In her new book Green Gone Wrong, journalist Heather Rogers calls the emphasis on individual green acts—especially shopping—rather than collective ones "lazy environmentalism." But it's nearly ubiquitous. When Rogers gives speeches about garbage, the subject of her last book, someone always tells her they thought "we could cure our environmental ills by consuming the right products," she writes.
If only. Instead, argues Rogers, a senior fellow at the public-policy research and advocacy group Demos, the idea "that it's possible to shop our way out of global warming ... [is] a form of appeasement," distracting us from the hard work needed to remake the world's energy system. "Seeing our options through the lens of consumption," she continues, "is keeping us from using tools we already have to protect the ecosystems everyone needs. Shopping green is alluring in part because it is simple ... unlike the messy business of working toward systemic change. But consumption as politics bypasses pushing for action that might bring substantive shifts, such as meaningful controls on greenhouse gas emissions, comprehensive programs that sustain holistic farming and food, support for establishing and distributing solar, wind, geothermal, and tide-based energy ... [and] major investments in mass transit."
Much of Rogers's book is a thorough, and thoroughly devastating, investigation of carbon offsets, the system in which one can cancel out the carbon-dioxide emissions associated with something we do (fly, drive, heat the house) by paying an intermediary to do something that absorbs an equivalent amount of CO2. Typical offsets come from planting trees or installing solar- or wind-energy projects in the developing world. But as Rogers points out, the CO2 is emitted today; the trees that get planted absorb it over decades, which means the greenhouse gases don't vanish with the click of a mouse on a site selling carbon offsets, instead lingering in the atmosphere for decades, adding to the planet's greenhouse-gas shroud. And that's a best case. With no official registry, there is no way to know if the same offset is being sold more than once, let alone if the trees will live as long as necessary to absorb the carbon the offset purveyor promises. (A famous mango forest that the band Coldplay sponsored to offset its carbon emissions was a dismal failure, for instance; the project didn't distribute to villagers all the trees promised and failed to keep alive those it did, as The Telegraph documentedin 2006.)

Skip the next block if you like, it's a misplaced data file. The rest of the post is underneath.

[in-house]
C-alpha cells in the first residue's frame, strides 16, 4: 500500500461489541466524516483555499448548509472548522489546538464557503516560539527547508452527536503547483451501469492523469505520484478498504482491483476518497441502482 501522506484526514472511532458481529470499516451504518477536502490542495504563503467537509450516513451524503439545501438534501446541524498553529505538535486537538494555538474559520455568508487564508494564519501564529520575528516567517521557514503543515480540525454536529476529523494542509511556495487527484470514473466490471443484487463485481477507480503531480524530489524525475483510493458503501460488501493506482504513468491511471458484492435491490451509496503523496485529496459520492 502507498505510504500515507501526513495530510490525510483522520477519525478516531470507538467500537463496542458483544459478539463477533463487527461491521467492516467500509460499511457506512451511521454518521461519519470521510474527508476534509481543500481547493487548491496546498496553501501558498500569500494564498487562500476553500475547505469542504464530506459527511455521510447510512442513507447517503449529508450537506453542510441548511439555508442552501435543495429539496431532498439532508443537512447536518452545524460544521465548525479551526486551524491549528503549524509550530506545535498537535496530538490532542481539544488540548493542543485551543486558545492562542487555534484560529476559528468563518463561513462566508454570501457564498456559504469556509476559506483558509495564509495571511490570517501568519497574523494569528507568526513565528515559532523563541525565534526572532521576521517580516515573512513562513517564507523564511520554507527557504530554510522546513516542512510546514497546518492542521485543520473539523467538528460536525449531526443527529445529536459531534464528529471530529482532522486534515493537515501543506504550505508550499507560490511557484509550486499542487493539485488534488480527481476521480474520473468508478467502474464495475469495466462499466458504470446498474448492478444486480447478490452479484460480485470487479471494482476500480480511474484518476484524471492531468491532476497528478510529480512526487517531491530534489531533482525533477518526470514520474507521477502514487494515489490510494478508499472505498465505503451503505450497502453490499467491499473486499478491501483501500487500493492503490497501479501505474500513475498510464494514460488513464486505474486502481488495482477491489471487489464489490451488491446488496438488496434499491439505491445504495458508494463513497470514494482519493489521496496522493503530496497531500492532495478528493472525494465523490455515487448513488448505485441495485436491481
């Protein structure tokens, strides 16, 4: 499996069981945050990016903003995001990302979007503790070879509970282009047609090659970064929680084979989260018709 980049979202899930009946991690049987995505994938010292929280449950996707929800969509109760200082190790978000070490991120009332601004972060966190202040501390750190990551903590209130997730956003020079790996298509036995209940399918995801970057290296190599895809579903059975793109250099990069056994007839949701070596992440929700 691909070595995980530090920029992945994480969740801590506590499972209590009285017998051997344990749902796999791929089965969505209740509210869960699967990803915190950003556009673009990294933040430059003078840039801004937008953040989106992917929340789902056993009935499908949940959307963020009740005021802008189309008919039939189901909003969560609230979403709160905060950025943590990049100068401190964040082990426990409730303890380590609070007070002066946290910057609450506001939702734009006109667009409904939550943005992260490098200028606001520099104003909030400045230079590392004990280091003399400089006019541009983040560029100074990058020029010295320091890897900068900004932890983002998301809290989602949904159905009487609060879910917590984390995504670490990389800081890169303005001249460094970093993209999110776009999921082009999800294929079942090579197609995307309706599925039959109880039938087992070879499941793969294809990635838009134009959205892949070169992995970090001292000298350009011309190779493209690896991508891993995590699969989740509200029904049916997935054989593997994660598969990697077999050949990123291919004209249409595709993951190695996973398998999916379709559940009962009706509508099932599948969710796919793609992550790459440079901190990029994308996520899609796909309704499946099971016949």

The message that we cannot consume our way out of climate change, or shop our way out of crashing fisheries or vanishing species or depleted seas, isn't as much fun as "buy green!" But the latter comes at a cost. By believing that green shopping—or even recycling, turning down the thermostat, or carpooling—is enough, we consent to the continuation of the same societal practices that got us into this mess. Compared with the scale of the disaster, changing individual behavior is pathetically inadequate.
I probably haven't convinced you. If you still think the route to environmental protection runs through your credit card, you may be interested in a green charity auction. Bid on a round of golf with Bill Clinton (estimated value: $100,000), an afternoon and lunch in Central Park with Candice Bergen ($5,000), lunch with David Duchovny on the set of Californication ($10,000), tennis lessons with John McEnroe ($20,000), and scores of trips, artworks, and tchotchkes. All proceeds go to Oceana, the Natural Resources Defense Council, the Central Park Conservancy, and Conservation International, all worthy green groups that do indeed work to change policy. The bidding opened on April 8 and remains open through May 6. In that 30 days, Americans will emit about 460 million tons of CO2. The world will lose about 2.5 million acres of forest. It's easy being green, but hard being effective.
Sharon Begley is NEWSWEEK's science editor and author of Train Your Mind, Change Your Brain: How a New Science Reveals Our Extraordinary Potential to Transform Ourselves.